Film & TV

The Best Acceptance Speeches From The Oscars 2012

Film & TV

The Best Acceptance Speeches From The Oscars 2012

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Last night, Hollywood came together to celebrate itself in the annual culmination of the interminable season of awards shows known as the Oscars. The ceremony’s biggest story may be its lack of incident, given the abrupt dismissal of Brett Ratner as producer back in November, resulting in a tedious and largely lifeless event whose biggest surprise was Meryl Streep’s win for Best Actress. As always, the brightest human moments came in the rare unscripted bits, as award winners took to the stage to claim their trophies. Here, we present our very own awards from last night for the Best Acceptance Speeches, from the stately to the snarky.

Best (Non-)Political Commentary
Asghar Farhadi, the director and writer of A Separation, the first Iranian film to win Best Foreign Language Film, touched lightly on his home nation’s authoritarian government and its troubled relationship with the United States in a way that was both subtle and moving. Speaking of his fellow Iranians, he said, “They are happy…because at a time of talk of war, intimidation, and aggressions exchanged between politicians, the name of their country Iran is spoken here through her glorious culture, a rich and ancient culture that has been hidden under the heavy dust of politics.”

Best Emotional Breakdown
Octavia Spencer expressed the most genuine surprise of the evening at her win for Best Supporting Actress, despite being one of the most heavily favored throughout the race. The Help actress barely pulled through her adorable tears and whimpers to thank her family and costars and crew before bawling, “‘Please wrap up.’ I’m wrapping up! I’m sorry, I’m freaking out!” and apologizing her way into the wings.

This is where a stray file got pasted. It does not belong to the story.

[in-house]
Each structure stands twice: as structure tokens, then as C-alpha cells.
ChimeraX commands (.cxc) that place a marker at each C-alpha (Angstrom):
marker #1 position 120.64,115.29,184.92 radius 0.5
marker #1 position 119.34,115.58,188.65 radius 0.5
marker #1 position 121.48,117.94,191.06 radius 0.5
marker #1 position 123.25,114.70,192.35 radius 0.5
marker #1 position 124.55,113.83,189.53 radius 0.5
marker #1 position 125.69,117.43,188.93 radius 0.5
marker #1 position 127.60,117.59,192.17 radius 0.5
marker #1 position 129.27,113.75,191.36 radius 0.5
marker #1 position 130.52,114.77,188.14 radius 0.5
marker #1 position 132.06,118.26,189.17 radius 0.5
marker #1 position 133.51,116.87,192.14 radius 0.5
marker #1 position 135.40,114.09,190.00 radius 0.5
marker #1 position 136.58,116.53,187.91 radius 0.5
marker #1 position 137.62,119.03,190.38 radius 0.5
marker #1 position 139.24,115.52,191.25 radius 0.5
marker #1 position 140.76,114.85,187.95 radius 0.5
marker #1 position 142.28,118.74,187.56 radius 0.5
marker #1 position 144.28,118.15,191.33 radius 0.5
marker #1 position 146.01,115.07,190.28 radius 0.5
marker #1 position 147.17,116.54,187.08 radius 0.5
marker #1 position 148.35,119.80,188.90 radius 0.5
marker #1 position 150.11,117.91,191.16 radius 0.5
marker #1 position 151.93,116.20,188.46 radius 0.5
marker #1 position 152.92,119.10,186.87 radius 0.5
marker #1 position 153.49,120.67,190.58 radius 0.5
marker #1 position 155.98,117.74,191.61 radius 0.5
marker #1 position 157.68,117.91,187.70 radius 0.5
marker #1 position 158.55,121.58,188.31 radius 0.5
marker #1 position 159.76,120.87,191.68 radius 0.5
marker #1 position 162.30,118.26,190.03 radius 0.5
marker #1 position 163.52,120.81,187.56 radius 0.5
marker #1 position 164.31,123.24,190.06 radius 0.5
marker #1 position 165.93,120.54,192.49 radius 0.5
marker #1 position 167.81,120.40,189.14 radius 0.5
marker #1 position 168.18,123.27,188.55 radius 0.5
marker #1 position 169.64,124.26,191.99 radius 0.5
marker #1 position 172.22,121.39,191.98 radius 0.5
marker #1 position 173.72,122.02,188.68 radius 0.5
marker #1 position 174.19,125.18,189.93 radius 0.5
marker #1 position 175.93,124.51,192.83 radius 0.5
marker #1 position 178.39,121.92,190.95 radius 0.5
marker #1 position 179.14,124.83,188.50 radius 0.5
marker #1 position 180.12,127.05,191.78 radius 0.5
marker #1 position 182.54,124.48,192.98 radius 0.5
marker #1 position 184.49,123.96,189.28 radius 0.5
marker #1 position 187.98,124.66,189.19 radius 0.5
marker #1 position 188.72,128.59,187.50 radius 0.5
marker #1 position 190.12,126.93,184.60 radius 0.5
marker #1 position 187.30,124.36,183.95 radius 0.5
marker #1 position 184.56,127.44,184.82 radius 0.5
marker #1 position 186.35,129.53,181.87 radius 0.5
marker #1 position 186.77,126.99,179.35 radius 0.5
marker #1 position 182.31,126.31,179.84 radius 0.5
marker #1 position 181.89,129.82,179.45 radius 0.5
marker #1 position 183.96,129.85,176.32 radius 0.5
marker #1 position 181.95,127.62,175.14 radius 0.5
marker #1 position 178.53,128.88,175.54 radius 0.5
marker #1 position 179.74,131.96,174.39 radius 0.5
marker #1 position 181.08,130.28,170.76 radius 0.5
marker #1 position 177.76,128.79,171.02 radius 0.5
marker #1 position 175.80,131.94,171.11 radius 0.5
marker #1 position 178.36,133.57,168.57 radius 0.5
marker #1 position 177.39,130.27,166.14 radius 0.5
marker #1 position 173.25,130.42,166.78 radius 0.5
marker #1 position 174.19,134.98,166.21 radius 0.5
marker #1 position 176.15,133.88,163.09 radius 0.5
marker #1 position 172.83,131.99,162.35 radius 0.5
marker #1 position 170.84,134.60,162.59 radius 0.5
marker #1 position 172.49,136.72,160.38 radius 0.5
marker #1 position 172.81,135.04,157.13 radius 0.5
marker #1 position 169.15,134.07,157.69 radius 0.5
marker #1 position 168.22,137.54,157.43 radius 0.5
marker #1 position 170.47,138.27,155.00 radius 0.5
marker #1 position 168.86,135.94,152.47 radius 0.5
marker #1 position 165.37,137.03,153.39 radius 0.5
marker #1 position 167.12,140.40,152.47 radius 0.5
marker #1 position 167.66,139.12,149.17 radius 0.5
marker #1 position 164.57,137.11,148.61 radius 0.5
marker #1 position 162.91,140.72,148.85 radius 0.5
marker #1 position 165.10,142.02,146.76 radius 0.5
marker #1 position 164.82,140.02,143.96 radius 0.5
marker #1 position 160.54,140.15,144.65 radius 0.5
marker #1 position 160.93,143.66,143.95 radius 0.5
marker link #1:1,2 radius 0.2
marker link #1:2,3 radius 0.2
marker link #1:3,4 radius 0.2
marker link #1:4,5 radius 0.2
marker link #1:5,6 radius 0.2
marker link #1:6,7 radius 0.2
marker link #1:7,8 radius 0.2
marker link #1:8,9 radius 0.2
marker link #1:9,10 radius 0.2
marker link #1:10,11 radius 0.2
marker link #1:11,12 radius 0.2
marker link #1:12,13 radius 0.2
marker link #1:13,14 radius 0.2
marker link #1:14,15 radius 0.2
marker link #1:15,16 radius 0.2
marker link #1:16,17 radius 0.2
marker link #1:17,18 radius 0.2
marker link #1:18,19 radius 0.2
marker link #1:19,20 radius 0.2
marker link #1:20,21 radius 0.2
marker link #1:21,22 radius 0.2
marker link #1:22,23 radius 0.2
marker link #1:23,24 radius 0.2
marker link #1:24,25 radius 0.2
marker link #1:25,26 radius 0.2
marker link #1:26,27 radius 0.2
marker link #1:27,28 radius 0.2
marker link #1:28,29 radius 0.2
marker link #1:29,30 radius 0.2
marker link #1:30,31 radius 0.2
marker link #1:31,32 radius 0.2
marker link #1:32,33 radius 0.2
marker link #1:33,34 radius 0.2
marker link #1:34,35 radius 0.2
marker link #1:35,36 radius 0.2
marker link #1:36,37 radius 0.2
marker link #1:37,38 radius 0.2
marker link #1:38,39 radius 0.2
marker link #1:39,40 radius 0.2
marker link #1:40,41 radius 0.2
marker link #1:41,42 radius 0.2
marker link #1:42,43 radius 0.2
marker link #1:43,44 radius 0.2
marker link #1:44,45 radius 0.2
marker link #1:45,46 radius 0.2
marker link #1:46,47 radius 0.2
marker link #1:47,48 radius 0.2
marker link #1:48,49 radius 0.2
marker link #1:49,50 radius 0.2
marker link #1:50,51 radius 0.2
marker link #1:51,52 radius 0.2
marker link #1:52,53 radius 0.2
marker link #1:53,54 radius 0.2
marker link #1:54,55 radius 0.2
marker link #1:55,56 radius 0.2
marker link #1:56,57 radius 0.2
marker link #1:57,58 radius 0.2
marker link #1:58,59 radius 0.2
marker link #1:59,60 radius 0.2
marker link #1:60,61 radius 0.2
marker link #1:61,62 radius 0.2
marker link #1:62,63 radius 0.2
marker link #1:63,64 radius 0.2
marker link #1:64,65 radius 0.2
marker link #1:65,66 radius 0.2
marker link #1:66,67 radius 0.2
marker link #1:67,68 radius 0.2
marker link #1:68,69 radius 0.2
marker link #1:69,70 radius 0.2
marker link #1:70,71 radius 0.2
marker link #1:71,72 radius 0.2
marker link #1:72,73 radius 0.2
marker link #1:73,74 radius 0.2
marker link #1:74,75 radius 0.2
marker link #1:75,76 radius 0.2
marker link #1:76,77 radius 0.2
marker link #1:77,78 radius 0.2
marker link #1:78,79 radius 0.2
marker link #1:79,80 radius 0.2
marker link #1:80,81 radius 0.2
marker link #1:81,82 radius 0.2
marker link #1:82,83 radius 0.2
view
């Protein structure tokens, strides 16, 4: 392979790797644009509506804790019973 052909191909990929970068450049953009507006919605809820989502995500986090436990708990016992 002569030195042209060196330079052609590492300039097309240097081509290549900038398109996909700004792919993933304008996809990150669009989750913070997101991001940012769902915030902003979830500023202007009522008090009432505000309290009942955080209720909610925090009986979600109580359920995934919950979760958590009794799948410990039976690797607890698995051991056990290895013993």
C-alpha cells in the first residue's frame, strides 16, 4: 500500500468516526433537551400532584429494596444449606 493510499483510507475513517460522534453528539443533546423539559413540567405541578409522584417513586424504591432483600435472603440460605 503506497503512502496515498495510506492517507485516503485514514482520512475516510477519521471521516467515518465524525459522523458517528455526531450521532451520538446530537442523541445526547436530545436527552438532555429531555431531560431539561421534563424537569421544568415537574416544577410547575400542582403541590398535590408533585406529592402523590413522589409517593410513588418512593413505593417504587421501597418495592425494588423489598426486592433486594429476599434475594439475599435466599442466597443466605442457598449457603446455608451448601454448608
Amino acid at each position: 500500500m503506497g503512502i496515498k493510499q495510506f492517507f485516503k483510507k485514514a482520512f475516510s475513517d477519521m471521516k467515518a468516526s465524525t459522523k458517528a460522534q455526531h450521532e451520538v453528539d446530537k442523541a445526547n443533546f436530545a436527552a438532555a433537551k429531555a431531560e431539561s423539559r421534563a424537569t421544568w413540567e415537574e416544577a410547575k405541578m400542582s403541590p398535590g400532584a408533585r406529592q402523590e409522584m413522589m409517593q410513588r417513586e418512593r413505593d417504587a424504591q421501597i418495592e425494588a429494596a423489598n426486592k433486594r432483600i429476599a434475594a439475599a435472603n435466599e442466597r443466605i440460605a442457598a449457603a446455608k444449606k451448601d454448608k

Best in Show
Christopher Plummer, who at 82 became the oldest person to ever win an acting Oscar, showed everyone the correct way to give a proper acceptance speech, mixing together just the right amounts of humility and humor. Plummer moved smoothly through his surely well-rehearsed words, proving that the old-fashioned might be unsurprising, but still come out pitch-perfect.

Best Gentle Mockery
Jim Rash, a co-winner with Alexander Payne and Nat Faxon for Best Adapted Screenplay for The Descendants, cocked his hip and stuck out his right leg à la presenter Angelina Jolie, stealing the show while Payne worked through his obligatory platitudes. Rash told Entertainment Weekly afterwards of Jolie’s attention-grabbing vamping, “Honestly, as soon as I saw her pose like that, I was like, ‘I’m going to do that.'”
Best Variety Show
Jean Dujardin, whose acceptance speech for Best Actor opened with a winning blast of pandering (“I love your country!”), raced through lessons in film history and French before closing with a charming tap dance. Dujardin managed to sneak in a curse—”Merde!”—that went unchallenged by censors because, presumably, they assumed most Americans wouldn’t understand it.

Best Humblebrag
Meryl Streep, who pulled off a minor upset over Viola Davis for Best Actress, acknowledged her third win and record seventeenth nomination thus: “When they called my name I had this feeling I could hear half of America going, ‘Oh no…oh come on. Why her? Again?’ But, you know, whatever!” Few but Streep could pull out a line like that and get away with it.

Best Last Line
In a ceremony that was even more self-congratulatory and nostalgic than usual, it was only fitting that the director Michel Hazanavicius ended his speech for The Artist‘s Best Picture win (the first for a silent film since Wings at the very first Oscars in 1929) with a thank you not to God or his family or the Academy, but to the legendary director Billy Wilder.